frustrating (and therefore enjoyable - to me anyway) is putting something
that is obviously necessary in clear view but unobtainable - the items
in the vending machine for example which you see almost as soon as you
get on the station but can't get until near the end.

A similar example was the "winning the beauty contest" in Day of the
Tentacle. Once you'd worked out that your goal was to win the contest
you needed to work out how to win the various sub-sections - it took a few
hours for me to actually manage to win it but it was SO satisfying once it
was done.

The infamous babel fish puzzle was similar (you knew you needed the
fish but actually getting it was a nightmare) but perhaps a bit more
arbitrary.

The type of puzzles which I think can be most irritating are those which
require specialist knowledge. Starcross was perhaps the worst culprit -
without some (admittedly basic) scientific knowledge you'd have no way
to work out the right way to get the atmosphere on (although you could
use trial and error). I worked it out pretty quickly but I could imagine
someone without basic chemistry really puzzling over all those dots.
A similar problem in the same game I actually did solve with trial and
error (ten columns - one of which will open the hatch the others will
lock it permenantly - they're described in such a way that you can work
out which one to press if you realise it's a solar system layout - to
my shame I didn't). I guess the Zork "Bell book and candle" puzzle
would also be covered by this since if you'd never heard the phrase "bell
book and candle" it would be illogical in the extreme.

--
Richard G. Clegg There ain't no getting round getting round
Dept. of Mathematics (Network Control group) Uni. of York.
email: ric...@manor.york.ac.uk
www: http://manor.york.ac.uk/top.html


Damien Neil

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May 20, 1996, 3:00:00 AM5/20/96
to

On 17 May 1996 15:20:24 GMT, Kathleen Fischer <kfis...@greenhouse.llnl.gov> wrote:
>As I stumble along learning Inform (and making good progress thanks to all your
>helpful advice) I have my eye on the future ... ie, once I get past moving from
>room to room, sharpening my pencils and planting herb gardens I would like to
>add a puzzle two... so, my question is... what makes a good one?

Well, this comes down largely to personal preference. My favourite
puzzles are what I refer to as `system puzzles': the player is faced
with a situation, a set of actions which can modify the situation,
and a desired result. A perfect example is the Atomic Chihuahua puzzle
in Hollywood Hijinx[1].

The key to such puzzles is that they cannot be solved simply by finding
the correct object (lock-and-key puzzles), or by guessing the correct
action (guess the verb puzzles). The player needs to examine the
situation, experiment with different actions, and eventually understand
the nature of the problem at hand in order to solve it.

For a particularly evil[2] example of this form of puzzle, play Andrew
Plotkin's "A Change in the Weather".


>I loved the slug and dustbunnies (from one of the zorks). They were cute and
>not too difficult. Is difficult good? Do your puzzles have to be hard to make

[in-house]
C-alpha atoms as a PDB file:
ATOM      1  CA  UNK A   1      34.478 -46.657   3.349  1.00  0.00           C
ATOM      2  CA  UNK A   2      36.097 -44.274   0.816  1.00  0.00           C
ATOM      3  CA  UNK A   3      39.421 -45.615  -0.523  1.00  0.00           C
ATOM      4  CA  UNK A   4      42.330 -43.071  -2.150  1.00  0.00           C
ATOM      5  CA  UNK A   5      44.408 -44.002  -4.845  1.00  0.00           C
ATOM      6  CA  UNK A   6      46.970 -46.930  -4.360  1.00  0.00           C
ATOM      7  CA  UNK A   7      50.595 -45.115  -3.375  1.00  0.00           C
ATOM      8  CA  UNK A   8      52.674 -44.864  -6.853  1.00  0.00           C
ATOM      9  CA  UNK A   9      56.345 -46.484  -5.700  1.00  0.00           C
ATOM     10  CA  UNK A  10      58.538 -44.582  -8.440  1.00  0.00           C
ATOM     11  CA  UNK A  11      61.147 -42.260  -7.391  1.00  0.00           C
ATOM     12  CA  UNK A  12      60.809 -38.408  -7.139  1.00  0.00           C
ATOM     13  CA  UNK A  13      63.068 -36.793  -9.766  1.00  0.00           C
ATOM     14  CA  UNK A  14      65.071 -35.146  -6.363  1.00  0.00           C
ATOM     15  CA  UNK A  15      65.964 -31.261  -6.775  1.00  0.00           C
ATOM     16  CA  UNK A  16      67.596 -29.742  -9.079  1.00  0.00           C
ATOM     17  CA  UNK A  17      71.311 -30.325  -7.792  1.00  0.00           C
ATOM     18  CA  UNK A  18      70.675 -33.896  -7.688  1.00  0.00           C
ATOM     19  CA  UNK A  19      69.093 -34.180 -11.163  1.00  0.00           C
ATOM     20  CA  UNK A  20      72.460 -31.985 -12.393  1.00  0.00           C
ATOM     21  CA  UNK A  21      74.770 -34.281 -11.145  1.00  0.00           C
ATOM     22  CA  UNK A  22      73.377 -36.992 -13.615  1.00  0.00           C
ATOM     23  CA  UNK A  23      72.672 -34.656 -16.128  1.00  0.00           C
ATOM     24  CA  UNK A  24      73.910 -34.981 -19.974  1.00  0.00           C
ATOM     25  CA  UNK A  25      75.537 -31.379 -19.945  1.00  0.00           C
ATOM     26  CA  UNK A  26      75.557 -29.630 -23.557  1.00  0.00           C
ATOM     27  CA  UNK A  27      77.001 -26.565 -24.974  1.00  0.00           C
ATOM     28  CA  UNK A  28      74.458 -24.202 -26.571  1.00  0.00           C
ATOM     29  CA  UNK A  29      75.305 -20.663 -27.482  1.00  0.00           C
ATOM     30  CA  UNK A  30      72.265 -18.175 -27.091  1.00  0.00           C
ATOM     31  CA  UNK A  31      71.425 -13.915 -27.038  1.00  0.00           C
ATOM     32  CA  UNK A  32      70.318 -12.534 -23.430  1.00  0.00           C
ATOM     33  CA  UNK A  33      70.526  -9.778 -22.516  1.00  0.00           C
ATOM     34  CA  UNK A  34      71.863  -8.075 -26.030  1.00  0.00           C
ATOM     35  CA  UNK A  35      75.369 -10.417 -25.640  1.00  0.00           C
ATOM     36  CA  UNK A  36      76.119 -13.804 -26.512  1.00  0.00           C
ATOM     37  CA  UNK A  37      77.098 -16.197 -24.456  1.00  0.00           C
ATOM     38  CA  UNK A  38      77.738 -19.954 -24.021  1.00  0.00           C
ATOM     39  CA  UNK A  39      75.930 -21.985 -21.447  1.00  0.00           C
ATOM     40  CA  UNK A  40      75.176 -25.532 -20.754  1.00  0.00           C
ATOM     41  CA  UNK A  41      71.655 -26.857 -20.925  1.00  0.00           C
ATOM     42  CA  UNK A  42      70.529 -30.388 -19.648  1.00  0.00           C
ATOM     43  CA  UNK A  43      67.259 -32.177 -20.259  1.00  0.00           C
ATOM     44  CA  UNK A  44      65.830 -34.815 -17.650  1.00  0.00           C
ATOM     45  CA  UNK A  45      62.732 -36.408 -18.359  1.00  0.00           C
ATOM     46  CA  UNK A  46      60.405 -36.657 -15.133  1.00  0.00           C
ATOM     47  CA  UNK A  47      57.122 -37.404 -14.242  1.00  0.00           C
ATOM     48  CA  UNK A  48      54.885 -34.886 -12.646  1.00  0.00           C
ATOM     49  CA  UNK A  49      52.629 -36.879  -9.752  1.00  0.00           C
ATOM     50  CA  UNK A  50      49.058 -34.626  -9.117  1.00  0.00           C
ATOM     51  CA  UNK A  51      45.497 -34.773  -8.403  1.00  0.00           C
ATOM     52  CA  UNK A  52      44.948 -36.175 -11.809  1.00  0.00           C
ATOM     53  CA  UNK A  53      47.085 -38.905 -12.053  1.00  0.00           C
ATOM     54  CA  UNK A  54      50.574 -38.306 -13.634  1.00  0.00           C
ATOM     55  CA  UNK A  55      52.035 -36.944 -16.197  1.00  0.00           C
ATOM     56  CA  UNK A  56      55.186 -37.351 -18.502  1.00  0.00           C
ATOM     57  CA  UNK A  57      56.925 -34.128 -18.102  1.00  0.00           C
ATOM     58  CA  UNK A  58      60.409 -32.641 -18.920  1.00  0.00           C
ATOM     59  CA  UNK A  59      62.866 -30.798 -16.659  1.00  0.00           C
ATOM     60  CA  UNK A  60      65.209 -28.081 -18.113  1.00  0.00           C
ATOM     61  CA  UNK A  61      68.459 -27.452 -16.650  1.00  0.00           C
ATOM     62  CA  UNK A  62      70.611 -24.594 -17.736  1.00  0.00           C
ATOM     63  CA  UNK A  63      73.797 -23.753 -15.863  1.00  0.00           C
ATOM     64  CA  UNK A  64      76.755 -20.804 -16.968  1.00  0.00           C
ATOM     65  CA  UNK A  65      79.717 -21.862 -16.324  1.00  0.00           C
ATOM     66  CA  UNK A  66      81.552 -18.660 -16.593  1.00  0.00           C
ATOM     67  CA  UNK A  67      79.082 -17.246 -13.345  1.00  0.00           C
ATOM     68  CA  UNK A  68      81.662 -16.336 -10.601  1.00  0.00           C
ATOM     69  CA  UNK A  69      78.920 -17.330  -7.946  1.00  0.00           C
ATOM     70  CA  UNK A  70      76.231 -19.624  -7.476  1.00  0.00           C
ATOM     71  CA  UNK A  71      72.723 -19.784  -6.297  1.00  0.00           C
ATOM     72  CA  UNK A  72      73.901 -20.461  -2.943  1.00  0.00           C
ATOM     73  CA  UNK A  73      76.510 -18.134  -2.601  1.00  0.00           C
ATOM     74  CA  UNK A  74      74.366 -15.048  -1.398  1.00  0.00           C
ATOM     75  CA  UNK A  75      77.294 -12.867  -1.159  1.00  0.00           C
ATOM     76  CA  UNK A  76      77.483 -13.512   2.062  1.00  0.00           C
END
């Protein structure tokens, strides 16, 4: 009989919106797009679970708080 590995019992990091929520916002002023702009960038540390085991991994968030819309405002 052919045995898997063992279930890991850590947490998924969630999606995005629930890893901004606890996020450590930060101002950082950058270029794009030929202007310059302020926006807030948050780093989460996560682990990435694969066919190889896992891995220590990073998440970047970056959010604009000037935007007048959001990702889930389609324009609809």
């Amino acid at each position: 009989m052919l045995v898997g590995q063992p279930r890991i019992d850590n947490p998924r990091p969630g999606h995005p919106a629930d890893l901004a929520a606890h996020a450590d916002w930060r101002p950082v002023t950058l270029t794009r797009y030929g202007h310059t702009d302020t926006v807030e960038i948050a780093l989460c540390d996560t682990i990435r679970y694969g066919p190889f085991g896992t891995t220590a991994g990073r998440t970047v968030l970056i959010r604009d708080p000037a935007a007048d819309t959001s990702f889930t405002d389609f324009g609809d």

>the game worthwhile?

Absolutely not! One of my favourite games is _Wishbringer_, which is
one of the easiest games ever made by Infocom. A puzzle need not be
difficult to be satisfying. An interesting concept or good writing
can make even the most basic of lock-and-key puzzles entertaining.
Consider the troll in _Wishbringer_ for a good example[3].

- Damien


[1] For those who have not played HH: this puzzle involves the manipulation
of a B-movie monster model contained within a glass case. There are
several buttons which control the model (causing it to walk, breathe
fire, and the like), and several hazards the creature must evade.

[2] I mean this only in the most complimentary sense, of course. :>

[3] Valiently avoiding spoilers. If you've played _Wishbringer_, you
know what I am talking about. If you haven't, I envy you.
_Wishbringer_ was the first Infocom game I ever played, and I was
not ready to enjoy it fully at the time...


Kenneth Fair

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May 25, 1996, 3:00:00 AM5/25/96
to

In article <4nlep7$k...@news.lth.se>, m...@marvin.df.lth.se (Magnus Olsson) wrote:

>In article <4nj98i$q...@paraguay.it.earthlink.net>,
>Cardinal Teulbachs <card...@earthlink.net> wrote:

>> Puzzles involving bells, books, and candles
>>are better than puzzles involving hadrons and muons if, for instance,
>>the player must know a particular decay mode of the K-particle in
>>order to figure the thing out or get the joke (funny stuff, that).
>>
>>Related to this: know the difference between "hard" and "obscure." The
>>K-particle puzzle is not hard, it's obscure.
>

>....unless, of course, it involved figuring out the transition amplitudes


>for that particular decay mode, in which case it would be both hard
>and obscure. :-)
>

>As has been stated before, it is very hard to postulate general rules

>about what makes good puzzles and what doesn't. Here is one, though:


>unless you're aiming at a very limited audience, any puzzle requiring
>intimate knowledge of the theory of electroweak interactions is probably
>not a very good idea. (Another one for your .sig, Cardinal? :-) ).

Well, it seems there's at least three of us who'd be interested in the
puzzle. Now just throw in a good quark gluon plasma and I'm there!

--
KEN FAIR - U. Chicago Law | <http://student-www.uchicago.edu/users/kjfair>
Of Counsel, U. of Ediacara | Power Mac! | CABAL(tm) | I'm w/in McQ - R U?
When you go for a job interview, I think a good thing to ask is if
they ever press charges.